Following the Nashville sit-ins, John Lewis is now committed to helping the Freedom Riders integrate the buses.  Despite experiencing beatings and other violence, Lewis and the other activists continue to fight.  But the federal government is only willing to lend so much support.  And local law enforcement is often fighting against them.


March: Book Two continues the powerful story of John Lewis’ involvement in the Civil Rights movement, picking up after the Nashville sittings and focusing on the struggles of the Freedom Riders.  Lewis’ words leave much of the violence to the imagination, fading away tellingly.  And yet the art does not allow readers to escape.  The violence, the brutality, the ugliness of it all is presented to readers so that they might not forget.

Lewis’ presentation of history is always compelling because he does not seek to provide an easy or straightforward narrative.  Rather, he discusses the internal politics of the Civil Rights movement, noting how the principles of non-violence that he believed in were questioned and ignored over time.  He acknowledges that he understands the frustration, but also suggests that there are some paths he simply cannot choose to take.  His version of history is not the textbook version, but the lived version.  And readers are privy to all the setbacks and maneuverings, as well as to the triumphs.

March: Book Two makes an obvious addition to any classroom library, but it is not a dull “educational comic.”  It is not a textbook with illustrations.  It is a vibrant living story that brings the reader from the past into the present, daring them to remember the struggles that came before–and to keep on fighting.

5 stars

Batgirl, Vol. 1: The Batgirl of Burnside by Cameron Stewart et al.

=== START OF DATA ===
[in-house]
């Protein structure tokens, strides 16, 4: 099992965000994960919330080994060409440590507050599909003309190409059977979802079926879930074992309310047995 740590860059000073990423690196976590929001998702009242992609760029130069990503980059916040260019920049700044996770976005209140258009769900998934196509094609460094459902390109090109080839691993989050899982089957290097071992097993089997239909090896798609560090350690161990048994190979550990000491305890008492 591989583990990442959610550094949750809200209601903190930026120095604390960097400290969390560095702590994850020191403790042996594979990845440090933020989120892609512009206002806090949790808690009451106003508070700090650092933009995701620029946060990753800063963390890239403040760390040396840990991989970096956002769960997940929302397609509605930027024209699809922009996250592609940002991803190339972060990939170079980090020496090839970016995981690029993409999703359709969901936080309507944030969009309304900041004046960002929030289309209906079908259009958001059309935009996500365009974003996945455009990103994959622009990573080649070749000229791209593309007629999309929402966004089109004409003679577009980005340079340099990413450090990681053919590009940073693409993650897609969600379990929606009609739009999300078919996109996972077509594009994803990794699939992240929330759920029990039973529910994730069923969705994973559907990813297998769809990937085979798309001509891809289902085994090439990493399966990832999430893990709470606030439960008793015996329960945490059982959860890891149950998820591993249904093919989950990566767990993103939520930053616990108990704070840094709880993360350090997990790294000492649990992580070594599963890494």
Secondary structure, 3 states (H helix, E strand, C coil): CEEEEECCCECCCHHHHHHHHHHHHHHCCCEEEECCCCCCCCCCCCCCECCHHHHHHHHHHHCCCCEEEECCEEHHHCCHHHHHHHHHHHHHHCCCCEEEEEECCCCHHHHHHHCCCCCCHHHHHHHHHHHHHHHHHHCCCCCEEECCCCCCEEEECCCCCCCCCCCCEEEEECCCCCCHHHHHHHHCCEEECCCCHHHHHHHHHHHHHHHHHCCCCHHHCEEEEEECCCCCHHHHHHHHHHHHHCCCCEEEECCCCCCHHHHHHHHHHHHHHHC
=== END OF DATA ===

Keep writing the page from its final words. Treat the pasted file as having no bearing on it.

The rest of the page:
Goodreads: Batgirl, Vol. 1: The Batgirl of Burnside
Series: Batgirl, Volume 1V #6
Source: Library
Published: 2015


Barbara Gordon is ready to start over.  She’s moving into Gotham’s coolest neighborhood, working on a thesis her advisor thinks could be great, and reinventing Batgirl.  She’ll have a new outfit, new equipment, and a new image–carefully curated for social media.  But Batgirl has enemies and they’re willing to do whatever it takes to steal her spotlight.


Batgirl of Burnside is an intriguing mix of a Barbara Gordon who seems to be simultaneously living too fast like she’s desperate to be “cool” and “grown-up” and a Barbara Gordon caught up in drama reminiscent of high school.  The parties go late, the memories (and the hookups) fade under the influence, and adult responsibilities are forgotten in favor of pursuing both love and social media stardom.  It might not be a mix for everyone.  But I will say it’s a mix I have seen far too often in college students in real life.

I really appreciated this candid look at college life.  Stories often seem to divide characters into the “party girls” and the “studious students,” and yet many students straddle both lines.  It may be inconceivable to some that their darling girl, star of the field hockey team and member of an honor society, sometimes drinks until she passes out–and yet there it is.  Batgirl of Burnside is the university uncensored.  It doesn’t feel the need to pretend that its characters are perfect.

When it comes to Barbara’s other life however–the life she leads as Batgirl–the story does feel admittedly weak.  The villains are kind of laughable and certainly not powerful.  And too often they feel like a message.  Batgirl is literally fighting the urge to put her entire life on social media and pursue “likes” instead of focusing on what is really important.  Talk about heavy-handed.

Fortunately, the artwork is very good.  (Though I did grin a little because it’s just too much that every character here always looks sexy at an given moment–even after waking up with hangover!  And who stands with their butt and hips sticking out all the time?  But I digress.)  I enjoyed reading the story even when the story fell a little flat.  I’m not dying to get my hands on the next volume, but I’d be willing to see where it takes Batgirl.

3 Stars

Royal Bastards by Andrew Shvarts

Royal Bastards by Andrew Shvarts


Goodreads: Royal Bastards
Series: Royal Bastards #1
Source: Library
Published: May 30, 2017

Official Summary

Being a bastard blows. Tilla would know. Her father, Lord Kent of the Western Province, loved her as a child, but cast her aside as soon as he had trueborn children.